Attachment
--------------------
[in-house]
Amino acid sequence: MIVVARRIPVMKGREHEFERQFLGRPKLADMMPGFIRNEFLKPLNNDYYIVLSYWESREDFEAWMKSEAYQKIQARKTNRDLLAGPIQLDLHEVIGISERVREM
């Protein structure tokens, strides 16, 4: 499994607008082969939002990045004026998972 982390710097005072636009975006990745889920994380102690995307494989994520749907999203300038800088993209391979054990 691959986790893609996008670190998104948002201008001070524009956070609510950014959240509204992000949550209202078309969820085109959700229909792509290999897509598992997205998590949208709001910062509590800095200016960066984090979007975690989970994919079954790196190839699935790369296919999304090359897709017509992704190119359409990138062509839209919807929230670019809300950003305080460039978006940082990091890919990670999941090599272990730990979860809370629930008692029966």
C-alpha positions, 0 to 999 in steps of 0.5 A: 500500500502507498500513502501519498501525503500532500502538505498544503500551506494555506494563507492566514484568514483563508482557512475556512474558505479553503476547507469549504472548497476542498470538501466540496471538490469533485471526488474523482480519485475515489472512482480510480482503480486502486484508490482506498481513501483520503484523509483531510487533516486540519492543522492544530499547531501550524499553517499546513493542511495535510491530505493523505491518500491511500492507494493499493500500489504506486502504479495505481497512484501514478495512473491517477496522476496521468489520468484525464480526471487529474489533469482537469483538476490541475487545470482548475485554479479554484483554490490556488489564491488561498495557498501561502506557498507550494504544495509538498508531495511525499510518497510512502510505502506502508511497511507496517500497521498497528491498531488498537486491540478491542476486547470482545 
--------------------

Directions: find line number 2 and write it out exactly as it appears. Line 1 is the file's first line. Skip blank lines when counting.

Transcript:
Amino acid sequence: MIVVARRIPVMKGREHEFERQFLGRPKLADMMPGFIRNEFLKPLNNDYYIVLSYWESREDFEAWMKSEAYQKIQARKTNRDLLAGPIQLDLHEVIGISERVREM